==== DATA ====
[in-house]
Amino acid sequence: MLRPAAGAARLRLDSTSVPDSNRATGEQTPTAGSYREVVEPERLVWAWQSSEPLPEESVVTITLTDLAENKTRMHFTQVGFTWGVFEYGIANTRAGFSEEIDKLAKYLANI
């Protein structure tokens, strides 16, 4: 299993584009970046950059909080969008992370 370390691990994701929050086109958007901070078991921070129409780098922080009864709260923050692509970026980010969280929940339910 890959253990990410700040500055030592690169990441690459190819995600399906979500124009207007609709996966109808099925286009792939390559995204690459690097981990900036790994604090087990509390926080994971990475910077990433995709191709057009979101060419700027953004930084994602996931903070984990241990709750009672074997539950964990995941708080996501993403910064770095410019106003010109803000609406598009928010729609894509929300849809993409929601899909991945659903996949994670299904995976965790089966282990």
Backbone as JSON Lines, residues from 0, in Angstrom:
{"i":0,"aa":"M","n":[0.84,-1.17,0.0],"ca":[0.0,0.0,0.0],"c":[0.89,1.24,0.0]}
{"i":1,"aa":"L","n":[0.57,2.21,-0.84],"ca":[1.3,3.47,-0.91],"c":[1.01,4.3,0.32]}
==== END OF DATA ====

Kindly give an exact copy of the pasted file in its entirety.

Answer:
[in-house]
Amino acid sequence: MLRPAAGAARLRLDSTSVPDSNRATGEQTPTAGSYREVVEPERLVWAWQSSEPLPEESVVTITLTDLAENKTRMHFTQVGFTWGVFEYGIANTRAGFSEEIDKLAKYLANI
């Protein structure tokens, strides 16, 4: 299993584009970046950059909080969008992370 370390691990994701929050086109958007901070078991921070129409780098922080009864709260923050692509970026980010969280929940339910 890959253990990410700040500055030592690169990441690459190819995600399906979500124009207007609709996966109808099925286009792939390559995204690459690097981990900036790994604090087990509390926080994971990475910077990433995709191709057009979101060419700027953004930084994602996931903070984990241990709750009672074997539950964990995941708080996501993403910064770095410019106003010109803000609406598009928010729609894509929300849809993409929601899909991945659903996949994670299904995976965790089966282990």
Backbone as JSON Lines, residues from 0, in Angstrom:
{"i":0,"aa":"M","n":[0.84,-1.17,0.0],"ca":[0.0,0.0,0.0],"c":[0.89,1.24,0.0]}
{"i":1,"aa":"L","n":[0.57,2.21,-0.84],"ca":[1.3,3.47,-0.91],"c":[1.01,4.3,0.32]}